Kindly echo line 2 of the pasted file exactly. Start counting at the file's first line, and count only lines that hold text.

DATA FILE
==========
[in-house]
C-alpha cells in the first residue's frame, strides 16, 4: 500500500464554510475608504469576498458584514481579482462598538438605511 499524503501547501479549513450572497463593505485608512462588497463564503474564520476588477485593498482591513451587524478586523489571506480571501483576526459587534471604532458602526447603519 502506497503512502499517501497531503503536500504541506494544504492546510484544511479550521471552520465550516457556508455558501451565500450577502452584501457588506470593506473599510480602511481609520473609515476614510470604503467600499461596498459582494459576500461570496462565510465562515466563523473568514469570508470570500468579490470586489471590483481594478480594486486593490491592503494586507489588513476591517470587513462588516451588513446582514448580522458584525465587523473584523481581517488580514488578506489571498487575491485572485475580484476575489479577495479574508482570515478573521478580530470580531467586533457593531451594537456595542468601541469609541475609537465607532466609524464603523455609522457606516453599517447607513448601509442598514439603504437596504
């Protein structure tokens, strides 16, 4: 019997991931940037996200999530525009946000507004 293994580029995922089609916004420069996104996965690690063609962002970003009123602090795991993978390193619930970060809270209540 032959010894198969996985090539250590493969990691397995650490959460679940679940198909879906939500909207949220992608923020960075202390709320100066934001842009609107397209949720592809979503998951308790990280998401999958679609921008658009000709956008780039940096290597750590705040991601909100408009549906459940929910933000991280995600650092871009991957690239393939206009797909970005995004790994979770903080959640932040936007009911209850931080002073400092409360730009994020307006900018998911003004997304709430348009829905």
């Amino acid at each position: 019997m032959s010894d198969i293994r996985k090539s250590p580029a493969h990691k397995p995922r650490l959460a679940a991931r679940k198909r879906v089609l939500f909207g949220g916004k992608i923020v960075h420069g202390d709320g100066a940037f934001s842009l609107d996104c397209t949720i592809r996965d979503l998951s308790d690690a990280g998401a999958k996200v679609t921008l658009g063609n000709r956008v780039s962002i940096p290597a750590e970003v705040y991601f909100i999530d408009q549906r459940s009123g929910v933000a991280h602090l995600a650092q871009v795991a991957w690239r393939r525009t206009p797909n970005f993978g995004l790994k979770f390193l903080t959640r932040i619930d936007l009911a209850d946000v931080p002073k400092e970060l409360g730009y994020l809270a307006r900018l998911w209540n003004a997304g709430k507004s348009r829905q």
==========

C-alpha cells in the first residue's frame, strides 16, 4: 500500500464554510475608504469576498458584514481579482462598538438605511 499524503501547501479549513450572497463593505485608512462588497463564503474564520476588477485593498482591513451587524478586523489571506480571501483576526459587534471604532458602526447603519 502506497503512502499517501497531503503536500504541506494544504492546510484544511479550521471552520465550516457556508455558501451565500450577502452584501457588506470593506473599510480602511481609520473609515476614510470604503467600499461596498459582494459576500461570496462565510465562515466563523473568514469570508470570500468579490470586489471590483481594478480594486486593490491592503494586507489588513476591517470587513462588516451588513446582514448580522458584525465587523473584523481581517488580514488578506489571498487575491485572485475580484476575489479577495479574508482570515478573521478580530470580531467586533457593531451594537456595542468601541469609541475609537465607532466609524464603523455609522457606516453599517447607513448601509442598514439603504437596504